Age progression photos created for longtime missing Tennessee children
The National Center for Missing and Exploited Children (NCMEC) released new age progression photos for two children who went missing from a house fire on September 23, 2012. AMBER Alerts were issued at the time for nine-year-old Chloie Leverette and seven-year-old Gage Daniel. Their remains were never found. “AMBER Alerts do not expire,” said Leslie Earhart, Tennessee Bureau of Investigations spokesperson. “They remain active until we have definitive information concerning the child’s whereabouts.”
Wi-Fi issue leads to extra AMBER Alert
Some Maryland residents received a second AMBER Alert the day after the child was located because of Wi-Fi connection issues. The first alert was issued September 27, 2020, after a nine-month-old girl was allegedly kidnapped by her mother’s boyfriend. The alert was canceled the same day, but some people got the alert the next day when their phones connected to a Wi-Fi network.
State attorneys general urge support for national child ID program
A coalition of state attorneys general are asking for the passage of The National Child ID Act to help parents and law enforcement better protect children from exploitation, abduction, and human trafficking. This legislation enables each attorney general to request grant funding to purchase child ID kits for children in kindergarten through 6th grade. The kit allows parents to collect specific information by recording the physical characteristics, fingerprints, and DNA of their child.
Fake story leads to AMBER Alert in Missouri
Laclede County, Missouri, Sheriff David Millsap said an AMBER Alert was issued after a mother falsely claimed a man took her newborn baby. The woman said the baby was snatched after the child was born on the side of the road. The sheriff determined the baby was born in a trailer and that the false information was given because the baby’s mother and father were dealing with outstanding warrants.
Longtime AMBER Alert champion honored at retirement
College Station, Texas, Assistant Police Chief Charles “Chuck” Fleeger was honored for his work to help missing and abducted children when he retired after serving with the agency since 1989. The U.S. Department of Justice honored Fleeger as the AMBER Alert Coordinator of the Year in 2010. Fleeger will now direct the nonprofit Brazos Valley AMBER Alert Network, and will continue teaching and consulting on issues concerning missing and exploited children, including his work with the AMBER Alert Training and Technical Assistance Program and National Criminal Justice Training Center of Fox Valley Technical College.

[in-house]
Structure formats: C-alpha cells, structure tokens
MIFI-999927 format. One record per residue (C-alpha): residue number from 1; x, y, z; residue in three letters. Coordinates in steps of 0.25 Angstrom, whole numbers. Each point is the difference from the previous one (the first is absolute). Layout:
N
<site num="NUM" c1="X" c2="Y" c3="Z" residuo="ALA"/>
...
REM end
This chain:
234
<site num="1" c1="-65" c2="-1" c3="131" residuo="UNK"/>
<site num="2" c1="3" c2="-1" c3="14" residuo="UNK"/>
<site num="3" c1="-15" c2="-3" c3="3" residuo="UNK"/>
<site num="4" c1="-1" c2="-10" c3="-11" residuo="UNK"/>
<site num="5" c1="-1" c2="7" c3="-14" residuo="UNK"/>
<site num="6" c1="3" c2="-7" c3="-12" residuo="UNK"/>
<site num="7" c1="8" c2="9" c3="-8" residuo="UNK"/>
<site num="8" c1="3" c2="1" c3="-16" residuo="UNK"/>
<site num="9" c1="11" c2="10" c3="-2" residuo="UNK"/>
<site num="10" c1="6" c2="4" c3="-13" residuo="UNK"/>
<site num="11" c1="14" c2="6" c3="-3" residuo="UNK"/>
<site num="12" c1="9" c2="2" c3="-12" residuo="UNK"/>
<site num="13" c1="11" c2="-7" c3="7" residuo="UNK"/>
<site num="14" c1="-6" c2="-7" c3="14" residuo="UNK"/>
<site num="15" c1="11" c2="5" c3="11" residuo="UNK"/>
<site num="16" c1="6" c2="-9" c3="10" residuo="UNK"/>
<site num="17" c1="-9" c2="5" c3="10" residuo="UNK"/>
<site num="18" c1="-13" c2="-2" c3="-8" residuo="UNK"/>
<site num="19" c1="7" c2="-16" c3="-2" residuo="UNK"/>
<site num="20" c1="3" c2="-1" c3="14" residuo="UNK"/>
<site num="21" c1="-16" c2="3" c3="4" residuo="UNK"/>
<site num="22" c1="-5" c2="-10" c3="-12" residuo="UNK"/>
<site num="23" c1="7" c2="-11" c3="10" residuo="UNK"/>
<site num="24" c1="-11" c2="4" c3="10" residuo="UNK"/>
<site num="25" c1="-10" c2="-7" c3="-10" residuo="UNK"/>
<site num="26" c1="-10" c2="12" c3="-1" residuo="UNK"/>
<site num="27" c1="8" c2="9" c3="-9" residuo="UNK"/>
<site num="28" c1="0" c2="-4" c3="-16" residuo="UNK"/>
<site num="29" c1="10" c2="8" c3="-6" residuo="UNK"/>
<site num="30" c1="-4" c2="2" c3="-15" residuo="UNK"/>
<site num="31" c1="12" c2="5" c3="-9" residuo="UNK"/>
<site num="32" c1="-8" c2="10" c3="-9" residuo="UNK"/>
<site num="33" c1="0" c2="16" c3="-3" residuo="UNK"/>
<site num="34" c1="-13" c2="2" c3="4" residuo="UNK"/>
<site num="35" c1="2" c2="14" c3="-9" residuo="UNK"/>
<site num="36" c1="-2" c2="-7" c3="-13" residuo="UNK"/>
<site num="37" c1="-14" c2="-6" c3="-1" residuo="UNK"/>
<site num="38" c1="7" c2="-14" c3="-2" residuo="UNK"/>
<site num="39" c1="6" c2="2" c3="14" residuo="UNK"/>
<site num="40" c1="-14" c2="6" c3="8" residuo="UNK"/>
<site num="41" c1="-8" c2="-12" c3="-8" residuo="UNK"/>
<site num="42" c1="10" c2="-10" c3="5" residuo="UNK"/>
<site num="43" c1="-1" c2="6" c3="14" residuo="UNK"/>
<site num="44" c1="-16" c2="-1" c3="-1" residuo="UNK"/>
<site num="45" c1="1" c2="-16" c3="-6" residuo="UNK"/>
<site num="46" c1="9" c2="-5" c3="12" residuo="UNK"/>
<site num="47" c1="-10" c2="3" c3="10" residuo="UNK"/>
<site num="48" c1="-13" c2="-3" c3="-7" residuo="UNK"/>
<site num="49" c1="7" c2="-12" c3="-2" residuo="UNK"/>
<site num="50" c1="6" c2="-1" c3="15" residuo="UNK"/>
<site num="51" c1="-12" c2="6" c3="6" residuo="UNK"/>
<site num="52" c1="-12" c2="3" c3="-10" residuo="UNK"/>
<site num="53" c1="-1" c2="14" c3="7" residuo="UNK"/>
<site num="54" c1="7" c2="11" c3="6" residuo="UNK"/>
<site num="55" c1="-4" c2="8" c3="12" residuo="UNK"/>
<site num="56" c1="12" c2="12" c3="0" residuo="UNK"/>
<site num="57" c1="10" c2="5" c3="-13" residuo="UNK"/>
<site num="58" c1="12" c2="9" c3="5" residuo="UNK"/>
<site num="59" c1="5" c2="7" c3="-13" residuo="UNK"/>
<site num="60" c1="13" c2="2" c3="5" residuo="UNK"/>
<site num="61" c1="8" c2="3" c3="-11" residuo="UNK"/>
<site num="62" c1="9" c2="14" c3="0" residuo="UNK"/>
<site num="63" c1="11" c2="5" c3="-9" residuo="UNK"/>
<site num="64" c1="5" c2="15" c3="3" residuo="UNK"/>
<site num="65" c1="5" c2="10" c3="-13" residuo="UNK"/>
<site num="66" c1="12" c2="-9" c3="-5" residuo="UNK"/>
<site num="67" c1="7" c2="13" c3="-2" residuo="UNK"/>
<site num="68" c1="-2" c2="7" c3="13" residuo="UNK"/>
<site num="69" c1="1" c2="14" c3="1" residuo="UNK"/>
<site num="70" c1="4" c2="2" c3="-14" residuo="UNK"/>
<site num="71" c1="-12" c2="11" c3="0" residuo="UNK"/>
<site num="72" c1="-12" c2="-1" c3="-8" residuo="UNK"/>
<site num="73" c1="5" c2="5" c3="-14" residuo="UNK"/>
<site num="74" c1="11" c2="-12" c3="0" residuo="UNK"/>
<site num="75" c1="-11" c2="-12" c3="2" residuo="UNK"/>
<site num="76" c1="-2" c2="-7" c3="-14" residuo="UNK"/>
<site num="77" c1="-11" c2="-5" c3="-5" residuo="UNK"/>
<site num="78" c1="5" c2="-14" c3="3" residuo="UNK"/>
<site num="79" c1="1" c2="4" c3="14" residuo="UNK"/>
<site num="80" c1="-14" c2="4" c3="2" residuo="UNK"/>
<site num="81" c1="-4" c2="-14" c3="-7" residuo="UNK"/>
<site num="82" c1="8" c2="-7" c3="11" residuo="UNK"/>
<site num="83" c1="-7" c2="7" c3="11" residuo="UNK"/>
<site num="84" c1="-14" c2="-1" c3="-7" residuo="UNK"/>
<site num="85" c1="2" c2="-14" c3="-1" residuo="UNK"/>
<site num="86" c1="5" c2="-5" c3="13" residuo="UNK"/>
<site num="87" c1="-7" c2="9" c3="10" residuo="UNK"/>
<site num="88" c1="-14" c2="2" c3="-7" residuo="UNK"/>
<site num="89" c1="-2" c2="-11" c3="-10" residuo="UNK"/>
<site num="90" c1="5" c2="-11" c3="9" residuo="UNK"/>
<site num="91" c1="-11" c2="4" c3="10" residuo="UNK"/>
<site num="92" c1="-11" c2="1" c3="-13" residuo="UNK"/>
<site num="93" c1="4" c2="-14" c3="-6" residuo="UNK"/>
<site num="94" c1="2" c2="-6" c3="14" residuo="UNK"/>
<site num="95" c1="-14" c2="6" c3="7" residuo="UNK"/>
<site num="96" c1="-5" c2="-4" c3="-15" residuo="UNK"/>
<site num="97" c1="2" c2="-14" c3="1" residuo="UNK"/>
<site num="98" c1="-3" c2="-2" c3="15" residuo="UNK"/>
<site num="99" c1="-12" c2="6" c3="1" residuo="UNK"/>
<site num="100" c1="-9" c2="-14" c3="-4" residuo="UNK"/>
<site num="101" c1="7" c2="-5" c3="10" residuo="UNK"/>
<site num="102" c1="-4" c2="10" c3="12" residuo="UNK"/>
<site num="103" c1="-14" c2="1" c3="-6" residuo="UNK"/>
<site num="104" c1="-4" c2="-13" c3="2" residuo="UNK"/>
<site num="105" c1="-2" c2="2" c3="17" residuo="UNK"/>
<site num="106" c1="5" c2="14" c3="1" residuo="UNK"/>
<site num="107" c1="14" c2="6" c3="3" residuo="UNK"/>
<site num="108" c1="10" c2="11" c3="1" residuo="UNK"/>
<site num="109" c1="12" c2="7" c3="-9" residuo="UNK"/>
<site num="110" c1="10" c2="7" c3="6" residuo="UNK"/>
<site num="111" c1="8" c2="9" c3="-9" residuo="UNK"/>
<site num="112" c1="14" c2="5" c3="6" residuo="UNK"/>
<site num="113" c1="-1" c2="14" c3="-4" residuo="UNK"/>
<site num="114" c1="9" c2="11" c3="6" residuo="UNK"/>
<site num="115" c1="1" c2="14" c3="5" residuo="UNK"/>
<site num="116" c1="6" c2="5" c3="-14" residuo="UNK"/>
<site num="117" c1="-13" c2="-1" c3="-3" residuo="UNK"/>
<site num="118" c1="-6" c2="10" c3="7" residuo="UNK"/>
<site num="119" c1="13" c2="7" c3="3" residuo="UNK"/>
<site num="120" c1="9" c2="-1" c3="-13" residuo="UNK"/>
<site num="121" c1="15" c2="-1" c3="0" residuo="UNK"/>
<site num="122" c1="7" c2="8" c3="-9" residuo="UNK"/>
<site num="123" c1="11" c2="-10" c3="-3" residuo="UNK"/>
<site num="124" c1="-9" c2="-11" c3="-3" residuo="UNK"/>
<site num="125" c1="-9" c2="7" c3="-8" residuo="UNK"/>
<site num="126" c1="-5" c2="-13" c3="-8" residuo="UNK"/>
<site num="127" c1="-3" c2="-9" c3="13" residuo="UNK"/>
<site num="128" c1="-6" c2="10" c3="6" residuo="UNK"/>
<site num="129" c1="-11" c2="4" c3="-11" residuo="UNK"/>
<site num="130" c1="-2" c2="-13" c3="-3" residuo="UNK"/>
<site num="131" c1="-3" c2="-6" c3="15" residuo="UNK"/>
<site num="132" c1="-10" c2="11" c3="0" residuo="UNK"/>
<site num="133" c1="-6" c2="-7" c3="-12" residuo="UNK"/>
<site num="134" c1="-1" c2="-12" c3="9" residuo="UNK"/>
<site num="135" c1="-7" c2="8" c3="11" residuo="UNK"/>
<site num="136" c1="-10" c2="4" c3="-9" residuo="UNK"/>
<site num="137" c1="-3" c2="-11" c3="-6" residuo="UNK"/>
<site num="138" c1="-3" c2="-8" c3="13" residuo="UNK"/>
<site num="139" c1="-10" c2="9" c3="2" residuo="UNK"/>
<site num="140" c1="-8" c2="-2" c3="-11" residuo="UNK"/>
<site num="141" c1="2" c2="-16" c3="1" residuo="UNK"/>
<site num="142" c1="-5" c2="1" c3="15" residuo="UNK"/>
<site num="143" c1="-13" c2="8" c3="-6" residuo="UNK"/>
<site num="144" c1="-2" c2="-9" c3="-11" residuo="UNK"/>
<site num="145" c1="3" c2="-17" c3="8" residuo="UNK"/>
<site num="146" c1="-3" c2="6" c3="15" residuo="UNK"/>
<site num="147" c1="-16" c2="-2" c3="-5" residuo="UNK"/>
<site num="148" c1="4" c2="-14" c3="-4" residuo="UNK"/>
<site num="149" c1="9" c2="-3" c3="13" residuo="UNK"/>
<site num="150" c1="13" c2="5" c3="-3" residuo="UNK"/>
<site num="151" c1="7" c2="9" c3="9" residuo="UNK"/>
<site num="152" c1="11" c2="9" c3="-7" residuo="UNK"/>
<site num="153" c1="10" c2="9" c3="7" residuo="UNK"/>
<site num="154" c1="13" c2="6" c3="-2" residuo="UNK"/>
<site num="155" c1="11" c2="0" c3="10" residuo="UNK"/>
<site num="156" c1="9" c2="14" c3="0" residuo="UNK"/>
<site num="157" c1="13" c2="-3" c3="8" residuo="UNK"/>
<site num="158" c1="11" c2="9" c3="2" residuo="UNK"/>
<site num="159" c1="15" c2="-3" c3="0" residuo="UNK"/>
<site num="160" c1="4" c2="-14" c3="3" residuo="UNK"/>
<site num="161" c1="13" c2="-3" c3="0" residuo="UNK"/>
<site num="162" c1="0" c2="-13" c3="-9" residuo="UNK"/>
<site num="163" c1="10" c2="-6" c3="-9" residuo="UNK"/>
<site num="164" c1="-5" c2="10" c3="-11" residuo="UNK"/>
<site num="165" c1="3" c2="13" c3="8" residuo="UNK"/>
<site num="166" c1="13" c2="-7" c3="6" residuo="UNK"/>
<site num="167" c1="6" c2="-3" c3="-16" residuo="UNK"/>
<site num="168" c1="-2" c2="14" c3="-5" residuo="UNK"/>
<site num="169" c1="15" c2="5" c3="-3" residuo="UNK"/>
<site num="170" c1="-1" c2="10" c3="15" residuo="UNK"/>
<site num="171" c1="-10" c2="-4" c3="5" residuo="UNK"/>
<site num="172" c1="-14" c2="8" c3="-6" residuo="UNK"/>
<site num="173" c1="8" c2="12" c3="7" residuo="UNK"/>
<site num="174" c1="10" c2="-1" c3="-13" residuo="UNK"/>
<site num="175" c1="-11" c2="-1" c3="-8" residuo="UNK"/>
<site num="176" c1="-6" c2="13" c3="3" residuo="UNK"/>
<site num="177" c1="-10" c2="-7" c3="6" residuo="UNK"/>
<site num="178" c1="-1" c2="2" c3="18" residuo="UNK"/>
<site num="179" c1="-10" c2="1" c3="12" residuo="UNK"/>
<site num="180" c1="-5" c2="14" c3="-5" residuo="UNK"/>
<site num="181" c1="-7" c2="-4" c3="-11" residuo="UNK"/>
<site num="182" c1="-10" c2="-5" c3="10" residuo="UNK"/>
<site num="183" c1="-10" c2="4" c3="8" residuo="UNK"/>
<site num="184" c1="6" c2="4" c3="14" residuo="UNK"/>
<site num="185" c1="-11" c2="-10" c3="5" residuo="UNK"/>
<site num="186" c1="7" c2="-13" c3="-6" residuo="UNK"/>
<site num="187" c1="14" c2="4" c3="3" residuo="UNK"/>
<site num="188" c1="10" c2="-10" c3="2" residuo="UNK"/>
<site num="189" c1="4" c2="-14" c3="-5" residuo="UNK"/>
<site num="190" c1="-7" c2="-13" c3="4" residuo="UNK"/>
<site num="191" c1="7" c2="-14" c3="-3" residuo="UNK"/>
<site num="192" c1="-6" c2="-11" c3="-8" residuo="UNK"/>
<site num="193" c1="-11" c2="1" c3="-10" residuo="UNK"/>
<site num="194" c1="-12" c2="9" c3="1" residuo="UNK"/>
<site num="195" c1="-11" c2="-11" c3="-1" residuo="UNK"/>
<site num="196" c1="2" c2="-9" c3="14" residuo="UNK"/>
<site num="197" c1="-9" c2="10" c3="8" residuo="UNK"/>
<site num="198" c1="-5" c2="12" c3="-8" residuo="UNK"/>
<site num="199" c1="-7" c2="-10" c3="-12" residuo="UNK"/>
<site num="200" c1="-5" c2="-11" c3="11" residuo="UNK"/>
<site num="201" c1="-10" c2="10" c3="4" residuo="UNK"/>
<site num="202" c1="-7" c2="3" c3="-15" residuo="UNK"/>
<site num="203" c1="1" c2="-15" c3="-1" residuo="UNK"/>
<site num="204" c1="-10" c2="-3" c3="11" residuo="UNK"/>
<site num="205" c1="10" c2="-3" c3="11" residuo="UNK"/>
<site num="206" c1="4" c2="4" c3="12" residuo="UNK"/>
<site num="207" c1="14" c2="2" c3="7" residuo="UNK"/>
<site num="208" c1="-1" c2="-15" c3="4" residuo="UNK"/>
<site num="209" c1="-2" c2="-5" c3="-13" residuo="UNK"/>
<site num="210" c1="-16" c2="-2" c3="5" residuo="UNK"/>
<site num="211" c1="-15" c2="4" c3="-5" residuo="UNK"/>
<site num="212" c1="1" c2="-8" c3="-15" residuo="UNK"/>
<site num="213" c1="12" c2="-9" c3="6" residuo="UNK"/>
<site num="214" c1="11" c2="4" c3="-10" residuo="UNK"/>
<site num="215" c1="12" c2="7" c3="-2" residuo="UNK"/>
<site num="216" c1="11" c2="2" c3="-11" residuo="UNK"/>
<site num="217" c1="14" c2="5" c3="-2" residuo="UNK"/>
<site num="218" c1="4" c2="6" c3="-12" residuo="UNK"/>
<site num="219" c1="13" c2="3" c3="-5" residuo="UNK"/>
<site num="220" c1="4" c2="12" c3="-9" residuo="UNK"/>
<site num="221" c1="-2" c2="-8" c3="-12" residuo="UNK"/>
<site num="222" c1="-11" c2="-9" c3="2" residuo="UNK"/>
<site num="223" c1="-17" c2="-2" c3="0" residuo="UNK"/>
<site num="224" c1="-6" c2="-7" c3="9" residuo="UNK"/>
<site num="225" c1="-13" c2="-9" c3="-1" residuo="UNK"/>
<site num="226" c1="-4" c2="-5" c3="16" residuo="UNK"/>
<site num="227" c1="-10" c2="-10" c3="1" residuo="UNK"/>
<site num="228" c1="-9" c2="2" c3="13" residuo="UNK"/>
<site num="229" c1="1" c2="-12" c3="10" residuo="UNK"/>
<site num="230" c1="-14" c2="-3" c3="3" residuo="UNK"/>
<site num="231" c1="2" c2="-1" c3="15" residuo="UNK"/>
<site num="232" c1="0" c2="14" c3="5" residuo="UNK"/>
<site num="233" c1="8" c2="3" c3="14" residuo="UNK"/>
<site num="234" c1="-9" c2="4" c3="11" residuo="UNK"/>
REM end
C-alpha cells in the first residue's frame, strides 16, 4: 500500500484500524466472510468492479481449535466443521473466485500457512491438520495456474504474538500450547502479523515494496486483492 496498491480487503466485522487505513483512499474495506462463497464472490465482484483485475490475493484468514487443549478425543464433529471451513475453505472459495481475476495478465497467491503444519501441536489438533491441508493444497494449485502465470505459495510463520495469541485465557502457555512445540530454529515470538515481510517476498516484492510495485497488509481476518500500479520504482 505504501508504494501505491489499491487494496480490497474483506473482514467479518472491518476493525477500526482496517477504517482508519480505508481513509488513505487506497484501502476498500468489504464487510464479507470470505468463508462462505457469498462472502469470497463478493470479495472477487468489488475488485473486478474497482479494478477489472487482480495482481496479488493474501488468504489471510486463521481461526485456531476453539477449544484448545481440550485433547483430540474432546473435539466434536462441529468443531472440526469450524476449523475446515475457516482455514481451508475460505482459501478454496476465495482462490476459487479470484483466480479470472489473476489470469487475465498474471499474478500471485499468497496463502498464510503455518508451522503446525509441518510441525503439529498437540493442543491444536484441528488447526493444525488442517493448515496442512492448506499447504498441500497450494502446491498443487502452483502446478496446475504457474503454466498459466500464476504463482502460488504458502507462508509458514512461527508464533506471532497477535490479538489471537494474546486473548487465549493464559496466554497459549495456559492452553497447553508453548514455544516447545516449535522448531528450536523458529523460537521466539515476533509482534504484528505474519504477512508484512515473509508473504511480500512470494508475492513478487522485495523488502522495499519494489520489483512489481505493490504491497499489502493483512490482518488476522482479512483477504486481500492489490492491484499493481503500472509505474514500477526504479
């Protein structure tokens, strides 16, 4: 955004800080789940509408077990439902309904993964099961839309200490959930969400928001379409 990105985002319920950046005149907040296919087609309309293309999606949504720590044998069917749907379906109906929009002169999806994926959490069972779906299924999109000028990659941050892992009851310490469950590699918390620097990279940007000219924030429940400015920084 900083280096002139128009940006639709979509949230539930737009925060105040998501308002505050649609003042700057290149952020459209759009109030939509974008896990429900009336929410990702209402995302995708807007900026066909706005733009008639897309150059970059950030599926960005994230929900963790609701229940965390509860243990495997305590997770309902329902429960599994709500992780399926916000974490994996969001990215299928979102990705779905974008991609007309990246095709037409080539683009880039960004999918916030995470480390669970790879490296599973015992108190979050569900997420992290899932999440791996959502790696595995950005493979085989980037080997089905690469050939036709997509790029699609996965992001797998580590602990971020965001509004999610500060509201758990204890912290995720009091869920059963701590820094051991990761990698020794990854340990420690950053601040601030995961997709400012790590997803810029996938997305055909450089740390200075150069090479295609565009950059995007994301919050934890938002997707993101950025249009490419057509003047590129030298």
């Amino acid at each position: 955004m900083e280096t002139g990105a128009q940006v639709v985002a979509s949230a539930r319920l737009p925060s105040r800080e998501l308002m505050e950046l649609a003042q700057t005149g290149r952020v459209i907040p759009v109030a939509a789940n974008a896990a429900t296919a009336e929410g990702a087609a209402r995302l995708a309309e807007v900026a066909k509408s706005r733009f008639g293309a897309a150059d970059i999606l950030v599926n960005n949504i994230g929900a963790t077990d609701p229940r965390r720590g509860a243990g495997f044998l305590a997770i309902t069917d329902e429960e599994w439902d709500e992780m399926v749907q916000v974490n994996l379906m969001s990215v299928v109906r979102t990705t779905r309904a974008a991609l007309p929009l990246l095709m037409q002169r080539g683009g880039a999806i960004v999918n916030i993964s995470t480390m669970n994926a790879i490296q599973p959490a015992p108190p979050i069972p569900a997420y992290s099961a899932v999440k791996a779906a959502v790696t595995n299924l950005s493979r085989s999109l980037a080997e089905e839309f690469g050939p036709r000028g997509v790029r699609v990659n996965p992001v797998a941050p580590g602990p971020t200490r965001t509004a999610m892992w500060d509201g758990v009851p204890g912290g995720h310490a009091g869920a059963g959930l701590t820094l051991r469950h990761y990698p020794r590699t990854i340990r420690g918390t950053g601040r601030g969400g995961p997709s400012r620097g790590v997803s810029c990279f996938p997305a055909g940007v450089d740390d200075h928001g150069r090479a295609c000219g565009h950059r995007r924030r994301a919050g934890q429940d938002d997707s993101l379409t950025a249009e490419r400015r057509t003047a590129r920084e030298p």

Funding now available to set up Ashanti Alert programs
States can now apply for federal funding for the Ashanti Alert pilot program. The Ashanti Alert notifies the public about missing or endangered adults, ages 18-64, and sets up a national communications network to assist law enforcement in the search. The Bureau of Justice Assistance will make $1 million in technical assistance available to facilitate and expedite the development of statewide Ashanti Alert programs. The alert is named after Ashanti Billie, the 19-year-old college student was abducted and murdered in North Carolina in 2017.
Kansas City raises money to honor murdered toddler
Family and friends in Kansas City are raising money for memorial benches to honor Olivia Jansen, a three-year-old who was allegedly murdered by her father and his girlfriend. Police issued an AMBER Alert on July 12, 2020, after the father reported his daughter was missing. “The whole situation, has touched so many hearts and it hits home,” said family friend Ramona Olivas, “It’s beautiful to see all these people coming out for her.” A motorcycle group organized a ride to raise money and additional fundraisers are planned.